The Great Recession prompted central banks to adopt non-standard policies likeand . The effectiveness of these tools in stimulating private credit expansion and economic growth is increasingly being questioned. Since more and more central bankers declare that the natural interest rate is lower than previously thought, some economists and policymakers argue that monetary policy should be even more unconventional. For example, according to San Francisco Fed President , a lower natural rate implies that “conventional monetary policy has less room to stimulate the economy during an economic downturn”.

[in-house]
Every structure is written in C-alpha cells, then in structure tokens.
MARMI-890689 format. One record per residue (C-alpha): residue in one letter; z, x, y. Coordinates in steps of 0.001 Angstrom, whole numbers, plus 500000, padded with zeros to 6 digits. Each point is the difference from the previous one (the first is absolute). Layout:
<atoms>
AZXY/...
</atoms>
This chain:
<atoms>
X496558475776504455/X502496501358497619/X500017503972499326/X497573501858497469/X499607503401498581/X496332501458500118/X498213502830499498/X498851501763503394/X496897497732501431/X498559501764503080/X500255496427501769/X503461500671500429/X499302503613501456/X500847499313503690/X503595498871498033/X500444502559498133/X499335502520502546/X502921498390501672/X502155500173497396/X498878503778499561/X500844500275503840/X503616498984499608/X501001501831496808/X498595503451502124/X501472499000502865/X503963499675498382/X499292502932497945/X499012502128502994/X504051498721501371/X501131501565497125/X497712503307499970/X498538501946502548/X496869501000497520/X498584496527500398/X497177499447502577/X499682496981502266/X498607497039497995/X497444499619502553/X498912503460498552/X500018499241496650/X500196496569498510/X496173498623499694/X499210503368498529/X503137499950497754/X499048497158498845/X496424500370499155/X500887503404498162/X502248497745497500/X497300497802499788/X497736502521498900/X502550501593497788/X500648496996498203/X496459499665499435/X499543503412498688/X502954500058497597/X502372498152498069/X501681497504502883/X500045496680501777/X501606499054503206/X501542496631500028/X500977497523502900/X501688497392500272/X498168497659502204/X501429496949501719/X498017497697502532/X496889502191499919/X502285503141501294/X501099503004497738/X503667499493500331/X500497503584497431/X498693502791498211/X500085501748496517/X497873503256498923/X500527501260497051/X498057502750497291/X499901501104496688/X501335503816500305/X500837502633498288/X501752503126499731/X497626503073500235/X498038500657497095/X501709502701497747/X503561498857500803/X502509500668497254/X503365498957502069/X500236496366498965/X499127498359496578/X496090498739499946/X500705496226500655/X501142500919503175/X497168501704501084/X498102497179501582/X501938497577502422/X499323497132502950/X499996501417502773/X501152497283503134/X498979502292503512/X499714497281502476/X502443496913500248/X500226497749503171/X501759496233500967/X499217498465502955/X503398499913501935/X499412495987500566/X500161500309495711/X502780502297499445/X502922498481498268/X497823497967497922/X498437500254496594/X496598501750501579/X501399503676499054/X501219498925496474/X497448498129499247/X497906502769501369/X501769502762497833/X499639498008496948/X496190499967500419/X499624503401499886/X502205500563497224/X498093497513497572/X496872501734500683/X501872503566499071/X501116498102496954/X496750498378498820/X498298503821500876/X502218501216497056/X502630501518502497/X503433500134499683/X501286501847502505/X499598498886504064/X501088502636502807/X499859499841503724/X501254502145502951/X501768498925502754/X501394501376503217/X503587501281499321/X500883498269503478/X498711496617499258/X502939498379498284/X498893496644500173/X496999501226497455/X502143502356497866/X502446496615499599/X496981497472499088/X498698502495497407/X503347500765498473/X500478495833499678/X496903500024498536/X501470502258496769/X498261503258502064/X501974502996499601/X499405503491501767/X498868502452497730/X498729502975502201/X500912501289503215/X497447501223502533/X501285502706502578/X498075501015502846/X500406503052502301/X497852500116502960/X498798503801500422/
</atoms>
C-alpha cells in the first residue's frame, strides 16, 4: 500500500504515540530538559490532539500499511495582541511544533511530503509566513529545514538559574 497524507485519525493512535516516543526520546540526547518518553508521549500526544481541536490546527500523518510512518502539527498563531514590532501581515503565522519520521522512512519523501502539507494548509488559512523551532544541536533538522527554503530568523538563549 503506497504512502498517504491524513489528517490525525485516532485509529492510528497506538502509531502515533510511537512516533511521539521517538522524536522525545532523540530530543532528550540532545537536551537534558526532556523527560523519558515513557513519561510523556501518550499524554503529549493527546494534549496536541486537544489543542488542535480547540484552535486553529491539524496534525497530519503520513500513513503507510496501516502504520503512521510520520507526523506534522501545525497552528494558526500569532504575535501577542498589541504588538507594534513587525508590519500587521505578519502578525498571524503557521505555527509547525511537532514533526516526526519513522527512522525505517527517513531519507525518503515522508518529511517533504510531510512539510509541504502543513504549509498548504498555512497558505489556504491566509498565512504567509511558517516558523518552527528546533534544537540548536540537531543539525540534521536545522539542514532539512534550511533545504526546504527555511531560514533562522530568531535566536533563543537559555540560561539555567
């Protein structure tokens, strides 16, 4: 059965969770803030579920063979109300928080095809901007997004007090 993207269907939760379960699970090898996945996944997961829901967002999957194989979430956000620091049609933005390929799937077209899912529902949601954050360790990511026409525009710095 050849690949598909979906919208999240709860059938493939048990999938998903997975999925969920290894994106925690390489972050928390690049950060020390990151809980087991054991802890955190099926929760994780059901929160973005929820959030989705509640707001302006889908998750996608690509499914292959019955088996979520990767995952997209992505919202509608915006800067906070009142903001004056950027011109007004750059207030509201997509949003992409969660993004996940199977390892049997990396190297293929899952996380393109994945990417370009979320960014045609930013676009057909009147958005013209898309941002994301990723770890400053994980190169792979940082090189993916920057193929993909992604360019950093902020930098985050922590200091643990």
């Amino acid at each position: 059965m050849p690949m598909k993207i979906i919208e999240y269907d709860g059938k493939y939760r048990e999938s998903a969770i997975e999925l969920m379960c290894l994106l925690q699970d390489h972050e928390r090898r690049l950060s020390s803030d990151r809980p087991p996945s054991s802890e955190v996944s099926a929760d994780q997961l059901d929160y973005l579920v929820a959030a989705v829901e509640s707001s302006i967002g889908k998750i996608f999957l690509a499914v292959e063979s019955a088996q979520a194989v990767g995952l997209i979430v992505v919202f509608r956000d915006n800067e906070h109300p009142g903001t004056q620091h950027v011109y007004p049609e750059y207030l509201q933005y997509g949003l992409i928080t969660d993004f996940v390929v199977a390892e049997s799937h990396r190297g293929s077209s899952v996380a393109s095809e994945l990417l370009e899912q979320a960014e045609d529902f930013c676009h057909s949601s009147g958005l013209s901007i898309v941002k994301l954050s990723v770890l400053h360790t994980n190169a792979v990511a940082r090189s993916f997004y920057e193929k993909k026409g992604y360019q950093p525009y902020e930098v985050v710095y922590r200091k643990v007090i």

In this edition of thewe will discuss which tools affecting and real activity do the central banks have left. We will examine thoroughly the most debated innovative instruments, such as , and consider how these ‘non-standard unconventional’ tools affect the economy and the . It is quite unlikely that they will be introduced in the U.S. right now, but they may be only one recession away from us. This is why we decided to analyze them – quantitative easing was only an academic curiosity, once. We will also analyze recent propositions to change current monetary policy framework by increasing the inflation target or by replacing it by price level or nominal GDP targeting. Last but not least, we will address briefly the policy of targeting the long-term interest rates, last month by the . Investors should not ignore the change of its monetary policy framework as history teaches us that many of the unconventional tools adopted by the BoJ have been later adopter by other central banks, including the . How would these proposals, if implemented in the U.S., influence the precious metals market? What's the true link between ?